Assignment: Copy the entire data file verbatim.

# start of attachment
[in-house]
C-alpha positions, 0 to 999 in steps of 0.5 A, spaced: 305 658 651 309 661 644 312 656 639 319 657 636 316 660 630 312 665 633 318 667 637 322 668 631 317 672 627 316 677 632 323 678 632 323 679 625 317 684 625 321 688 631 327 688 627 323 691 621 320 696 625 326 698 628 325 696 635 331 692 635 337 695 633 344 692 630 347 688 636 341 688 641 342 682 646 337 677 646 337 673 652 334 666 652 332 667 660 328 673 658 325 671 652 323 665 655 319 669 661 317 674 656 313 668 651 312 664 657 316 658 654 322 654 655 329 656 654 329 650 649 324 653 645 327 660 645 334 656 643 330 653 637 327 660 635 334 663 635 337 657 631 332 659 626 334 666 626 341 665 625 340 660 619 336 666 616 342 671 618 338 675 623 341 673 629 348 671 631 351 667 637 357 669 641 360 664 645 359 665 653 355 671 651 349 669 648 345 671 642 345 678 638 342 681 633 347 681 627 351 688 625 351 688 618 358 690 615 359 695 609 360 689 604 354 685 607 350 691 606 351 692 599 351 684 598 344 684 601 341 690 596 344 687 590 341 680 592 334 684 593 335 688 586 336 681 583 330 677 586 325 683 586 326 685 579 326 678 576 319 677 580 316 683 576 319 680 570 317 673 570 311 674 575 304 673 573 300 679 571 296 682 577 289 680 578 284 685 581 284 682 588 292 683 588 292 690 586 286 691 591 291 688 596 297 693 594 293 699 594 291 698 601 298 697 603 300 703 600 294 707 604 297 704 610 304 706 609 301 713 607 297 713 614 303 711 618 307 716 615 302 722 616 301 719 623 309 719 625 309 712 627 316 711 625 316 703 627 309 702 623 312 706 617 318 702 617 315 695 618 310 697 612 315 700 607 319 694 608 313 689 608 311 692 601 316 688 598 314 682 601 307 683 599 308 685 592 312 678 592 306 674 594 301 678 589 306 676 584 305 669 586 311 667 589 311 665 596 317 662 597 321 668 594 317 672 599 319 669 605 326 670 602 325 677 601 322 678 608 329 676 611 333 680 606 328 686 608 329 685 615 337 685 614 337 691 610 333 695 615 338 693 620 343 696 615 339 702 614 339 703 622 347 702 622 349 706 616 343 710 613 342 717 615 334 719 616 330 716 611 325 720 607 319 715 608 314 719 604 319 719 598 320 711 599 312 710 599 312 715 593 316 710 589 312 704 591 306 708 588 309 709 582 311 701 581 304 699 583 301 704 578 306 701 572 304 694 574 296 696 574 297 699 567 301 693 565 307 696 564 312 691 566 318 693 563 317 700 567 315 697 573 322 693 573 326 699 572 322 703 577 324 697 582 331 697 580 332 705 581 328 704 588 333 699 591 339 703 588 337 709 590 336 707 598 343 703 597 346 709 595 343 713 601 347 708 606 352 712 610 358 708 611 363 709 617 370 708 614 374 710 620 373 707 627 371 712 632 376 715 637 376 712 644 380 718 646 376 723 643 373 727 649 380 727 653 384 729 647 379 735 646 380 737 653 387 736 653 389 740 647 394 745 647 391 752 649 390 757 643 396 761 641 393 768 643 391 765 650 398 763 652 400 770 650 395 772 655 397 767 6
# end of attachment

[in-house]
C-alpha positions, 0 to 999 in steps of 0.5 A, spaced: 305 658 651 309 661 644 312 656 639 319 657 636 316 660 630 312 665 633 318 667 637 322 668 631 317 672 627 316 677 632 323 678 632 323 679 625 317 684 625 321 688 631 327 688 627 323 691 621 320 696 625 326 698 628 325 696 635 331 692 635 337 695 633 344 692 630 347 688 636 341 688 641 342 682 646 337 677 646 337 673 652 334 666 652 332 667 660 328 673 658 325 671 652 323 665 655 319 669 661 317 674 656 313 668 651 312 664 657 316 658 654 322 654 655 329 656 654 329 650 649 324 653 645 327 660 645 334 656 643 330 653 637 327 660 635 334 663 635 337 657 631 332 659 626 334 666 626 341 665 625 340 660 619 336 666 616 342 671 618 338 675 623 341 673 629 348 671 631 351 667 637 357 669 641 360 664 645 359 665 653 355 671 651 349 669 648 345 671 642 345 678 638 342 681 633 347 681 627 351 688 625 351 688 618 358 690 615 359 695 609 360 689 604 354 685 607 350 691 606 351 692 599 351 684 598 344 684 601 341 690 596 344 687 590 341 680 592 334 684 593 335 688 586 336 681 583 330 677 586 325 683 586 326 685 579 326 678 576 319 677 580 316 683 576 319 680 570 317 673 570 311 674 575 304 673 573 300 679 571 296 682 577 289 680 578 284 685 581 284 682 588 292 683 588 292 690 586 286 691 591 291 688 596 297 693 594 293 699 594 291 698 601 298 697 603 300 703 600 294 707 604 297 704 610 304 706 609 301 713 607 297 713 614 303 711 618 307 716 615 302 722 616 301 719 623 309 719 625 309 712 627 316 711 625 316 703 627 309 702 623 312 706 617 318 702 617 315 695 618 310 697 612 315 700 607 319 694 608 313 689 608 311 692 601 316 688 598 314 682 601 307 683 599 308 685 592 312 678 592 306 674 594 301 678 589 306 676 584 305 669 586 311 667 589 311 665 596 317 662 597 321 668 594 317 672 599 319 669 605 326 670 602 325 677 601 322 678 608 329 676 611 333 680 606 328 686 608 329 685 615 337 685 614 337 691 610 333 695 615 338 693 620 343 696 615 339 702 614 339 703 622 347 702 622 349 706 616 343 710 613 342 717 615 334 719 616 330 716 611 325 720 607 319 715 608 314 719 604 319 719 598 320 711 599 312 710 599 312 715 593 316 710 589 312 704 591 306 708 588 309 709 582 311 701 581 304 699 583 301 704 578 306 701 572 304 694 574 296 696 574 297 699 567 301 693 565 307 696 564 312 691 566 318 693 563 317 700 567 315 697 573 322 693 573 326 699 572 322 703 577 324 697 582 331 697 580 332 705 581 328 704 588 333 699 591 339 703 588 337 709 590 336 707 598 343 703 597 346 709 595 343 713 601 347 708 606 352 712 610 358 708 611 363 709 617 370 708 614 374 710 620 373 707 627 371 712 632 376 715 637 376 712 644 380 718 646 376 723 643 373 727 649 380 727 653 384 729 647 379 735 646 380 737 653 387 736 653 389 740 647 394 745 647 391 752 649 390 757 643 396 761 641 393 768 643 391 765 650 398 763 652 400 770 650 395 772 655 397 767 6